Nearly six months have passed since Vladimir Putin waged his imperialistic invasion on Ukraine. Since that time, he’s lost so many top generals (those whacked by a sniper are no joke) and demonstrated (for all the world to see) that his military has been much less better equipped than he imagined. Not only that, but the Russian economy’s struggling to deal with global sanctions, and they’re stealing gold to finance military operations, but all is most decidedly not well.
And I’m not simply talking about how Russian troops nearly blew up one of their generals. Rather, Putin apparently regrets the larger picture, including putting his whole plan into motion. According to former NATO Supreme Allied Commander James Stavridis there’s no way that Putin doesn’t realize that he’s made a (to quote Arrested Development in a very inopportune place) huge mistake. Via Business Insider, Stavridis spoke out on WABC New York’s “The Cats Roundtable” program over the weekend:
Asked whether Putin knew the invasion of Ukraine was a mistake, Stavridis said: “I think in the dark, quiet hours at two o’clock in the morning when he wakes up, he realizes he’s made a mistake. Publicly, he’ll never admit that. Never.”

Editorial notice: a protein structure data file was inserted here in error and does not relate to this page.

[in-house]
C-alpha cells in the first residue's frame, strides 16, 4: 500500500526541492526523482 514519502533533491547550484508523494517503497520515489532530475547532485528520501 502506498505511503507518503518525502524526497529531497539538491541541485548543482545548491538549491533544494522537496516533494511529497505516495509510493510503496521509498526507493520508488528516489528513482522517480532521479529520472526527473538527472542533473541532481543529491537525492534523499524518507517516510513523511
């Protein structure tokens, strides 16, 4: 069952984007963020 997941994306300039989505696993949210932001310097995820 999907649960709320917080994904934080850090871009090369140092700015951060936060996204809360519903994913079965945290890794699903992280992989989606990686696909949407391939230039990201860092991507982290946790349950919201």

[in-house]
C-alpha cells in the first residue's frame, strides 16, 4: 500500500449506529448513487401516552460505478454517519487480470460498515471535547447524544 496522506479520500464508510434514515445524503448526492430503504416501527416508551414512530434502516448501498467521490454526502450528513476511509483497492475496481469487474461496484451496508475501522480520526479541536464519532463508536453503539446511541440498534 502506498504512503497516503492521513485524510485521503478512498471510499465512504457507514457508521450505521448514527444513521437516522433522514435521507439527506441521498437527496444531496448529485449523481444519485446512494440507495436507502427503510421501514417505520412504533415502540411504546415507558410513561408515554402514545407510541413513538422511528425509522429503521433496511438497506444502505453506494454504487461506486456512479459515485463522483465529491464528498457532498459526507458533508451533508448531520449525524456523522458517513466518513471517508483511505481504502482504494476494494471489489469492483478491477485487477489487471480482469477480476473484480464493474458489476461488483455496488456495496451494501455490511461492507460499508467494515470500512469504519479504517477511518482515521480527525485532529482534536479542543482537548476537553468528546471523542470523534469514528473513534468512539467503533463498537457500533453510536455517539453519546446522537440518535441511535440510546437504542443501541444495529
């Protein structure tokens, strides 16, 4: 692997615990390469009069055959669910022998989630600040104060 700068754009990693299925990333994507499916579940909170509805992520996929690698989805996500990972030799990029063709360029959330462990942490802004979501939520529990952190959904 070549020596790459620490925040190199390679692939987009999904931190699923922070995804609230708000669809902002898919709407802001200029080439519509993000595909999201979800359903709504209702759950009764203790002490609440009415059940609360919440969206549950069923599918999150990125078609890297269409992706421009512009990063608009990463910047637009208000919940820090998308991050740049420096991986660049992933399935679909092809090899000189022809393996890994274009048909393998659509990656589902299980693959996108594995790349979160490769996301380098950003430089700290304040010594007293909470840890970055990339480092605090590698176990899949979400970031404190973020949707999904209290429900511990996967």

Stavridis said Putin would maintain the “fiction” that Neo-Nazis run Ukraine and that he was forced into the conflict by NATO, rather than choosing to invade. “I think he knows it in his heart, he’ll never admit it publicly,” he said.
Not only that, but Stavridi’s own observations (and given the stalled Russian convoys that are common cable-news knowledge, it’s not a leap) show that he’s “burning through capability” without the ability to keep things going for the long haul. But more than that, this report points towards Putin knowing that he’s flat-out mistaken with this ongoing invasion, but he’ll never admit as much, even though there’s more loss of life (on both sides) to come. Apparently, his desire to look like a Peter The Great-eque figure is far more important to him. Putin’s also put a nine-month goal on winning this war, and we’ll see if those Ukrainian grandmas can keep their fight going, too.
(Via Business Insider)